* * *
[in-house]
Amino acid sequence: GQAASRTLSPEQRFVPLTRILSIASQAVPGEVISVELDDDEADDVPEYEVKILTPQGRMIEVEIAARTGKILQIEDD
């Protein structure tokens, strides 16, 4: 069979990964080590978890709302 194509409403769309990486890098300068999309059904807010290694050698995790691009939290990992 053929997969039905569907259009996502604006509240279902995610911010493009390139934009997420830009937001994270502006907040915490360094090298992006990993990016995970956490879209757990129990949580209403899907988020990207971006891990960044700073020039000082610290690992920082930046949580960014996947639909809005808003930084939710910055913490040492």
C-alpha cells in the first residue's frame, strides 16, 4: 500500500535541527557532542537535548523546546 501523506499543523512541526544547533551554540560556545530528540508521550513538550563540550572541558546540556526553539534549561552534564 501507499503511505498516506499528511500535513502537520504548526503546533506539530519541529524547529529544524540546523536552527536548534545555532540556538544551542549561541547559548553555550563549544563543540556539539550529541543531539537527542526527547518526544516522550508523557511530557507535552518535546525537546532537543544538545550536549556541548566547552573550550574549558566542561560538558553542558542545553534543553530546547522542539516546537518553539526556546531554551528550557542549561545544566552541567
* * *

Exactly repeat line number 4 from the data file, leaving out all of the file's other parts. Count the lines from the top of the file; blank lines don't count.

C-alpha cells in the first residue's frame, strides 16, 4: 500500500535541527557532542537535548523546546 501523506499543523512541526544547533551554540560556545530528540508521550513538550563540550572541558546540556526553539534549561552534564 501507499503511505498516506499528511500535513502537520504548526503546533506539530519541529524547529529544524540546523536552527536548534545555532540556538544551542549561541547559548553555550563549544563543540556539539550529541543531539537527542526527547518526544516522550508523557511530557507535552518535546525537546532537543544538545550536549556541548566547552573550550574549558566542561560538558553542558542545553534543553530546547522542539516546537518553539526556546531554551528550557542549561545544566552541567